By MARTY LEVINE
Pitt’s Information Technology Assessment Report, released last month, presents 14 recommendations as a starting point for a plan to improve Pitt’s IT structure and capabilities, beginning with the way IT is governed here, says Jinx Walton, chief information officer.
“We’ve been looking at how to optimize technology services through the University for quite some time,” Walton said. “Our goals were really to get our arms around all these aspects and uses for technology: What are we doing and how can we do it better and more efficiently?”
The report, compiled by consultant Deloitte, found that, “While many core IT services are centralized at CSSD [Computing Services and Systems Development], there are a significant amount of IT services decentralized across campus impacting efficiency, effectiveness, and risk management.”
For instance, it found that:
- Pitt has more than 19 help desks on campus using at least 16 different ticketing systems.
- About one third of all physical servers are outside the CSSD data center.
- Pitt has at least four other data centers on its campuses.
Overall, the report found:
- A “lack of effective or transparent way to facilitate/enforce enterprise decision-making” — that is, IT decisions that affect the entire University — with IT strategic planning too separate from Pitt’s budgeting process.
- An overlap in services between CSSD and the financial information systems office, and between CSSD and the Office of the Provost.
- A “lack of formal process and tools for IT budgeting across Pitt.”
- Siloed IT teams.
- Fragmentation and duplication of software procurement.
- Lack of “a common look and feel for (Pitt’s) web presence resulting in a fragmented brand being presented to the public.”
Tops among the report’s resulting recommendations is that Pitt implement better IT governance — that the University “builds a coordinated model that allows the right people to make business, IT and financial decisions around IT projects, standards and priorities.”
Creating central IT governance, said Walton, “is the one that will have the most impact. That is the one that will help us look at technology most holistically.”
Among the report’s other recommendations:
- Develop an integrated IT budget university-wide.
- Coordinate IT purchases across the university.
- Build a unified IT training program.
- Develop strategic roadmap to guide research computing investments.
University seeks feedback on report
At the latest meeting of the University Senate’s Computing and Information Technology Committee, on Dec. 14, Walton discussed the report. “This was a study; it wasn’t a survey” of all IT stakeholders at Pitt, she emphasized. The University is now asking for feedback on the report’s recommendations, she added: “Is there something that we missed?”
“The luxuriousness of the Pitt system is that it is as centralized as it needs to be without preventing anybody from doing what they need to do,” said committee chair Michael B. Spring, former University Senate president and faculty member in the School of Computing and Information. It’s also advantageous that each school also has its own IT experts who know what the school needs, he added.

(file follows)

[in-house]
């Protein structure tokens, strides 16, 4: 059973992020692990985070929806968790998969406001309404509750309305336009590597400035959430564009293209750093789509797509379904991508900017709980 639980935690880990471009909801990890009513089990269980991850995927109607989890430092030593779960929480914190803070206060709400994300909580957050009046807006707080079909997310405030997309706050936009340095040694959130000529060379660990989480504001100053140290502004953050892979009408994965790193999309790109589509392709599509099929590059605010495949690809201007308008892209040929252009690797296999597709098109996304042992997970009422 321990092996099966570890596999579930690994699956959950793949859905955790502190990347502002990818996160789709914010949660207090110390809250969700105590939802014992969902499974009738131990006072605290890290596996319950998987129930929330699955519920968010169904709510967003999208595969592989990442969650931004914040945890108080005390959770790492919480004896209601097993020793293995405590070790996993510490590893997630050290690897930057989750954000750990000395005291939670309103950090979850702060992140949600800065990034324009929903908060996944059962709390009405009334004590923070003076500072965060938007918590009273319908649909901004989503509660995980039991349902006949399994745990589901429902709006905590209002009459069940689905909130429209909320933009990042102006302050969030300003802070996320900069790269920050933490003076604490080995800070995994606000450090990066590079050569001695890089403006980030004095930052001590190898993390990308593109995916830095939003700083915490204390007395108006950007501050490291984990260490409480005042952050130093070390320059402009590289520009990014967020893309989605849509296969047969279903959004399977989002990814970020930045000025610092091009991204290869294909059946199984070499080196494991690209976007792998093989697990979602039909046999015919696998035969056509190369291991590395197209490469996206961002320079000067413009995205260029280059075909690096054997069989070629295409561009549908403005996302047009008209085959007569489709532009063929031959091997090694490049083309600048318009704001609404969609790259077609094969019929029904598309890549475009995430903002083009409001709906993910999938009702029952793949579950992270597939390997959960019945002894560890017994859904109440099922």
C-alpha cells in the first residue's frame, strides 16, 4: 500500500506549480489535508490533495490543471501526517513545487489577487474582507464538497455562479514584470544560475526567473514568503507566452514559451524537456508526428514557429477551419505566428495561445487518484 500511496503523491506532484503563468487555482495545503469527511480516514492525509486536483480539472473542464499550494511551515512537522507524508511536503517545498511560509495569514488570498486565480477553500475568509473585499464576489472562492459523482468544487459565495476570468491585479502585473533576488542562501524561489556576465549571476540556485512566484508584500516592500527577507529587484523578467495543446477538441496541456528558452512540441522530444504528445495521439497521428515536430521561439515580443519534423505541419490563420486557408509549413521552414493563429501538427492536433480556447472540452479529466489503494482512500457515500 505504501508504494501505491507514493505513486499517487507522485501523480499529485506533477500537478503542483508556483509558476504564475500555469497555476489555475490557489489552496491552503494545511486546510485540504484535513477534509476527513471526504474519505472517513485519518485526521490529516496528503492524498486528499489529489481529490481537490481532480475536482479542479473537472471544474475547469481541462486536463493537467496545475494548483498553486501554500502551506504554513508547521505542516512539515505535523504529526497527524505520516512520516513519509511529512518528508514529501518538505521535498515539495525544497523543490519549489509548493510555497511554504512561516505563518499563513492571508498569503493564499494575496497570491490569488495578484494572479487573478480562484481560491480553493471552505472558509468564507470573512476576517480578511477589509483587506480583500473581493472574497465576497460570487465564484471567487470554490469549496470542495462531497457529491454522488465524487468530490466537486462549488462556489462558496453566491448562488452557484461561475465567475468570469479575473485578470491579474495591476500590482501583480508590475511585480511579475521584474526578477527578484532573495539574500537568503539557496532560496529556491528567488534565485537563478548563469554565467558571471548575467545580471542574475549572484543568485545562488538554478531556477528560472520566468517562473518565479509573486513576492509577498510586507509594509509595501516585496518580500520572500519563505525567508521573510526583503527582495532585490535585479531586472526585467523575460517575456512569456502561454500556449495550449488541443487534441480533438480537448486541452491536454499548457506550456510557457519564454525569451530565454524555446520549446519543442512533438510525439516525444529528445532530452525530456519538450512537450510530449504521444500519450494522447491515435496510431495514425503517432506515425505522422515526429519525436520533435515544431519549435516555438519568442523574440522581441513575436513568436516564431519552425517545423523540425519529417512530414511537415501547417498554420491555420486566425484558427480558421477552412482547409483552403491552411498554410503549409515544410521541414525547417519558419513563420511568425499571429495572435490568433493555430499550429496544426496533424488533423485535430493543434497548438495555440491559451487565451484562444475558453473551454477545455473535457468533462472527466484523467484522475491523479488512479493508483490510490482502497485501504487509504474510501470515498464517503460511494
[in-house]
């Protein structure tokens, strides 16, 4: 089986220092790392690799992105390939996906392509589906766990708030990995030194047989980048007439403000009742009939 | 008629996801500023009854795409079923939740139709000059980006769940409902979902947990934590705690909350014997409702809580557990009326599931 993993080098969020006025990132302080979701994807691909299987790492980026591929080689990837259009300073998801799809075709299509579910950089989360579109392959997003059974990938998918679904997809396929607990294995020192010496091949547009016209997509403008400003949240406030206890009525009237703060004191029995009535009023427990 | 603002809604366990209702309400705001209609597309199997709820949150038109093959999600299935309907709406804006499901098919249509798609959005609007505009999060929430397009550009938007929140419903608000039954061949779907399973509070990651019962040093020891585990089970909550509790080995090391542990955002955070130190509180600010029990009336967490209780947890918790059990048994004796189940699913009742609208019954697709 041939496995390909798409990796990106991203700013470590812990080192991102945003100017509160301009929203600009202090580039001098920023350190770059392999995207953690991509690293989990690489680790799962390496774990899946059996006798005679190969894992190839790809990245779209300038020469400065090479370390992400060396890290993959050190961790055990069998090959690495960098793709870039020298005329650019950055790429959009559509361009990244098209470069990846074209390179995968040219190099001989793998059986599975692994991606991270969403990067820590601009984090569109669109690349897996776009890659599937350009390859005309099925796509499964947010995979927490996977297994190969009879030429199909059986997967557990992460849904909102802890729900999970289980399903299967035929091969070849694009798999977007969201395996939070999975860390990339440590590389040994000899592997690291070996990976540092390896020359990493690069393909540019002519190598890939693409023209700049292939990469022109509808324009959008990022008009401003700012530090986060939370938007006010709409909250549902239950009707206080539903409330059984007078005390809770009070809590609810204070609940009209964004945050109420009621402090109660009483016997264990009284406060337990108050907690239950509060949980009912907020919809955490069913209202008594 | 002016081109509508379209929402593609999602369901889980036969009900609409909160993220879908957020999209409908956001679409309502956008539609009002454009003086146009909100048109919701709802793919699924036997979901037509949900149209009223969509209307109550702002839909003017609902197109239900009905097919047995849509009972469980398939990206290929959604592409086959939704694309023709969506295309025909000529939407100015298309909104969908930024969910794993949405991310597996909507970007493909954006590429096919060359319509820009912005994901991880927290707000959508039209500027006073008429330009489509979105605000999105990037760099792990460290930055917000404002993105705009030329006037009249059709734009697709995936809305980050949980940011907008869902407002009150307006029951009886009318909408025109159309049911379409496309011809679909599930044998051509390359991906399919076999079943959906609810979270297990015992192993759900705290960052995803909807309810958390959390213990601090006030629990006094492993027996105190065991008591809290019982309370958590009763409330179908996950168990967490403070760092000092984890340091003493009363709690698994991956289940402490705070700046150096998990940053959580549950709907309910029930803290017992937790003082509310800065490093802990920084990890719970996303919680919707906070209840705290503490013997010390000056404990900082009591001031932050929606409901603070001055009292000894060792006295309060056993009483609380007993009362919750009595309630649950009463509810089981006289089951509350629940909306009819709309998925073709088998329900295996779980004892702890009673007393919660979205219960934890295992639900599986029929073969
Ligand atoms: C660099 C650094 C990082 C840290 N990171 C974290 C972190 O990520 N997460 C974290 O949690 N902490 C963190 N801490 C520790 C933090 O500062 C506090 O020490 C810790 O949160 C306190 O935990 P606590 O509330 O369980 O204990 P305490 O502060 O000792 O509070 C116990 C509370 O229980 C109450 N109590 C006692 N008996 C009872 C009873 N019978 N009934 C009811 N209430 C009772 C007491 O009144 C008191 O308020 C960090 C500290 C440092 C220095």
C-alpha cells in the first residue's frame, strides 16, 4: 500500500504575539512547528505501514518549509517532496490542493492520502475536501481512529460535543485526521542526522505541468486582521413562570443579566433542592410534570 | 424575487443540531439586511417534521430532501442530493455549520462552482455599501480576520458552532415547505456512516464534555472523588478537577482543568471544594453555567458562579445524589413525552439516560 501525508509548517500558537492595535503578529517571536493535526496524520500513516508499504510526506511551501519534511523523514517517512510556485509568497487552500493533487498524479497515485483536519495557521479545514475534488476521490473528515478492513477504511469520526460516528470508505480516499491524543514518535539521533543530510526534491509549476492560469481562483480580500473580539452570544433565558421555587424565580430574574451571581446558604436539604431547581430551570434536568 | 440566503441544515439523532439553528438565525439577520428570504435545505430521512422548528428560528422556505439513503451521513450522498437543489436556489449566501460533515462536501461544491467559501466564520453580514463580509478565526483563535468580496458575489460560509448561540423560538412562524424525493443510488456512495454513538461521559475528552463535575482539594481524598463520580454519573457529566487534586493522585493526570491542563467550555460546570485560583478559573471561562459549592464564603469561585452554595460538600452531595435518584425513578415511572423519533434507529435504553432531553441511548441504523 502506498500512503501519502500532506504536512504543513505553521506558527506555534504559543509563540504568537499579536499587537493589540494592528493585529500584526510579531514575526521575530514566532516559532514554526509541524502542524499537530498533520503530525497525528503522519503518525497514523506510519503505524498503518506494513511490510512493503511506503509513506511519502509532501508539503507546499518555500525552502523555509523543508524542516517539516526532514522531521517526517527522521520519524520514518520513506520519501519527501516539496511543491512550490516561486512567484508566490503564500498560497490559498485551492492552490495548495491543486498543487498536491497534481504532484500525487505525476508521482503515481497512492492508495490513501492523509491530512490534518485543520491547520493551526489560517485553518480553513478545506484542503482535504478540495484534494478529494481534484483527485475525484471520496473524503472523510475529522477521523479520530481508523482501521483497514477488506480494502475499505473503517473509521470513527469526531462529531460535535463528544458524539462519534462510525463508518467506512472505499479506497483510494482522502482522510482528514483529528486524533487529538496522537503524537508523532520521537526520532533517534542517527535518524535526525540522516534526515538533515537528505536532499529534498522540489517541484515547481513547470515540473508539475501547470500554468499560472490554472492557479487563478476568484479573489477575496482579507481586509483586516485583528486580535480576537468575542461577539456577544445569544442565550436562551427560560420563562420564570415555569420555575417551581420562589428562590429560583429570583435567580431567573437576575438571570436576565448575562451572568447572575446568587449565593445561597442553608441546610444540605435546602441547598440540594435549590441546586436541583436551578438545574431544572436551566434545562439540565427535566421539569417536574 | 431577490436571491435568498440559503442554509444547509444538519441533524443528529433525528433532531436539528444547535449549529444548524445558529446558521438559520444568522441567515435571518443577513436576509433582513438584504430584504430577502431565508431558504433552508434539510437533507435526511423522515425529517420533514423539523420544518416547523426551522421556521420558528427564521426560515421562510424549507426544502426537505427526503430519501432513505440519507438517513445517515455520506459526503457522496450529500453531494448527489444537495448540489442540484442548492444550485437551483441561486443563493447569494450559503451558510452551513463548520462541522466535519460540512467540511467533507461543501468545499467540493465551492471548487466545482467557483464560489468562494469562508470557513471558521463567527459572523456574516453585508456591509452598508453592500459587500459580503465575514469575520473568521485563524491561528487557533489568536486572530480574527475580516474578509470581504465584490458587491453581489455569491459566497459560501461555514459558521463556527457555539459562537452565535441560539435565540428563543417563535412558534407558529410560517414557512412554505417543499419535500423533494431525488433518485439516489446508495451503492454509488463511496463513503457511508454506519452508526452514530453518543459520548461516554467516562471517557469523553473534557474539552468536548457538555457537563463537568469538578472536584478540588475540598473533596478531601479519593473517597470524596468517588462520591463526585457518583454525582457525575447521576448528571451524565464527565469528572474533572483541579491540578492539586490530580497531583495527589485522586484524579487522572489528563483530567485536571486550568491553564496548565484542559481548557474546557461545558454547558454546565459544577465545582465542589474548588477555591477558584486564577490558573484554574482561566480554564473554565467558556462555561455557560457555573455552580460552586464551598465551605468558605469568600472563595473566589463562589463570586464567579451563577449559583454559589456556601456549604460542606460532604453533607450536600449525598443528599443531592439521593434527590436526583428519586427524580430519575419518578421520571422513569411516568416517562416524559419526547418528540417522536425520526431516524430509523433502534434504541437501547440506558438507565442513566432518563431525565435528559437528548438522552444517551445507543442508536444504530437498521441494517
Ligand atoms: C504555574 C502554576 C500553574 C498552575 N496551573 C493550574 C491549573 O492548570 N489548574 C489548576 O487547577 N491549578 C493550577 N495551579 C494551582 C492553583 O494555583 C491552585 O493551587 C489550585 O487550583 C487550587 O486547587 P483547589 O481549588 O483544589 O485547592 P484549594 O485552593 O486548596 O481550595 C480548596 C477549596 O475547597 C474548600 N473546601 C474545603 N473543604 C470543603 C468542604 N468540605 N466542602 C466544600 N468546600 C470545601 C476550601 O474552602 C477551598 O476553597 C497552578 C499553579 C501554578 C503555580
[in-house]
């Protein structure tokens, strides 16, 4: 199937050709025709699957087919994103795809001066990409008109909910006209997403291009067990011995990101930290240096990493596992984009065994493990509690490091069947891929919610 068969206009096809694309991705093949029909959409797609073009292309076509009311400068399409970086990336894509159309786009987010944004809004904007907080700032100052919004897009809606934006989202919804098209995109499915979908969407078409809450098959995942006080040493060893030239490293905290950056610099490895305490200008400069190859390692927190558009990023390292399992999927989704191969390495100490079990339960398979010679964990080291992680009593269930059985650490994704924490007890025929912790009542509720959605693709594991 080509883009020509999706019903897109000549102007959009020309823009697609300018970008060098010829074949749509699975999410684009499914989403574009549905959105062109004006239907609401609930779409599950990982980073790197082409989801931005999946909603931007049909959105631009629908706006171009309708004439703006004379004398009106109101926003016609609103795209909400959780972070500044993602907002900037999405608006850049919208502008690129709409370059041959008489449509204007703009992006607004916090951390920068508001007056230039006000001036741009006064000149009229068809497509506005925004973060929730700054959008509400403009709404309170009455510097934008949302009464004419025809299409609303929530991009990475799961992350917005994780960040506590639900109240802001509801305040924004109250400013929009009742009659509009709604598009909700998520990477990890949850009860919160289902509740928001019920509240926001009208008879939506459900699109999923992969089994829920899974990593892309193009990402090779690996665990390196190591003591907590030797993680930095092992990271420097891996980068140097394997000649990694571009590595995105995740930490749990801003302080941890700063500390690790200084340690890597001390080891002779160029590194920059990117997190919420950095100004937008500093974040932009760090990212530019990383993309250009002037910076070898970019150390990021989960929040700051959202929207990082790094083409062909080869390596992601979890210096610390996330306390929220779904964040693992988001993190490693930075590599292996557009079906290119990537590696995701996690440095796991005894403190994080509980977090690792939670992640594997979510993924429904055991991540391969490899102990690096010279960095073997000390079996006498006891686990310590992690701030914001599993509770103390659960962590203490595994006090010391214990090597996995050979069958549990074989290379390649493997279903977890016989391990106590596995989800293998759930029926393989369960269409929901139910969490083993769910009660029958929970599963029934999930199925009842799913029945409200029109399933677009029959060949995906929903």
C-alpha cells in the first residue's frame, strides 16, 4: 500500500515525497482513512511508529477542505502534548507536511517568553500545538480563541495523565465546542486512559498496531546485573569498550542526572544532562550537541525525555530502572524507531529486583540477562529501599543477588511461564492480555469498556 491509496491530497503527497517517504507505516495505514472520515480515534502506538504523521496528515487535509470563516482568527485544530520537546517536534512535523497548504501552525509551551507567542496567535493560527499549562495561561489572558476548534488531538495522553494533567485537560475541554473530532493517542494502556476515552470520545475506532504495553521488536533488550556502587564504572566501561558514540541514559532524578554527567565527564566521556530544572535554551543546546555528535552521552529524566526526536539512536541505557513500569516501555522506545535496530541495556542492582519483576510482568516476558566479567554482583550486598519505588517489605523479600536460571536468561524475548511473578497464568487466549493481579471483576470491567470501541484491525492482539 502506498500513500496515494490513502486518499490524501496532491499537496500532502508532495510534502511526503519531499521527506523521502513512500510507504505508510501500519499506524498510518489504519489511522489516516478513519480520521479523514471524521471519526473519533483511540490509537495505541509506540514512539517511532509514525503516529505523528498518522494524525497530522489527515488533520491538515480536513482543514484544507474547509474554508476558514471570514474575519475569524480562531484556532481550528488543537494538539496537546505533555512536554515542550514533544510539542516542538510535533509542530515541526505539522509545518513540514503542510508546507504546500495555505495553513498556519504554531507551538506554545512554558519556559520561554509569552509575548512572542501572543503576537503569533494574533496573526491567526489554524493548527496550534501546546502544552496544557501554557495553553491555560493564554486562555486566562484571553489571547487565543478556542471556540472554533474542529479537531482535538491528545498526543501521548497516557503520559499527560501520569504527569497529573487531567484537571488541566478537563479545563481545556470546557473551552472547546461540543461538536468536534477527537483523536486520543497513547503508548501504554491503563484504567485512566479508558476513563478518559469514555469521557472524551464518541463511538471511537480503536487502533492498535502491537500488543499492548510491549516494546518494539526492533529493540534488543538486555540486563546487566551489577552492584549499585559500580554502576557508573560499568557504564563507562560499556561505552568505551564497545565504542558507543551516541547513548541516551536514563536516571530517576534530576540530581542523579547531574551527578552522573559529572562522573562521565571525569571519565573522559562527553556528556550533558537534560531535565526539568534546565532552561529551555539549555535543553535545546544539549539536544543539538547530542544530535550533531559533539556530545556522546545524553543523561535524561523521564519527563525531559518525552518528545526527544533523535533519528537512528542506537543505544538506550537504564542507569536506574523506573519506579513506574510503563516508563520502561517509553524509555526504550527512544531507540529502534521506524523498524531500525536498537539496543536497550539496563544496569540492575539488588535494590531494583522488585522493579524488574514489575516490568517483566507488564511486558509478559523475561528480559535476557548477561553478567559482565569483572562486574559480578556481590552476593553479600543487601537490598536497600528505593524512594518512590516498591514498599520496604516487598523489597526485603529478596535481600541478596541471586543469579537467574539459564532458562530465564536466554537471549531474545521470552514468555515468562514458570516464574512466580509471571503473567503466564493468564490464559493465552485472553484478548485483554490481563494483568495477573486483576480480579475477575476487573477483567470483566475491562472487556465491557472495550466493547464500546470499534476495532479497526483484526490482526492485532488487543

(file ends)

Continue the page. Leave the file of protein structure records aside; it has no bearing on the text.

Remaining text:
“I’ve never talked to a director or dean who said they had enough IT help for their unit,” Walton said. “There is no way that anyone is going to recommend that we don’t have departmental IT staff.” However, the report should still lead Pitt to “find these efficiencies. We do have duplication of services.”
There are no details in the report’s recommendations, she acknowledged. “There is nothing prescriptive about anything they are saying.”
“We look at these 14 areas that are in the recommendations; it would be hard to argue against any of them,” said Ralph Roskies, Center for Research Computing director and vice chancellor for Research Computing. “What I don’t get from this is — what’s broken?”
“It’s not like anything is necessarily broken,” Walton replied. “We are in an enviable place for any institution; we have a lot of things under control. But what they’re saying is, when you look, there is redundancy. We don’t have insight into a lot of IT spending. We’re looking into optimizing this.”
Spring noted that the report calls for the formation of an executive IT steering committee, with three subcommittees on data governance, information security and research technology.
What about education technology, another committee member asked.
The committee approved a draft resolution on “New Governance Structures for Information Technology.” It calls for the University to consult with the committee, the Senate executive committee and Faculty Assembly “on the most effective and efficient way to meld the existing Senate Standing Committees with the new structures that are being considered for governance of information technology.”
The resolution went before Faculty Assembly on Jan. 8 and was altered slightly after several members took issue with the word “meld” in the draft resolution.
To some, the word suggested a restructuring for the existing Senate Standing Committees. Members ultimately voted to change “meld” to “connect” with two members opposed to the decision. The resolution will head to the Senate Council next.
Marty Levine is a writer for the University Times. Reach him at firstname.lastname@example.org or 412-758-4859.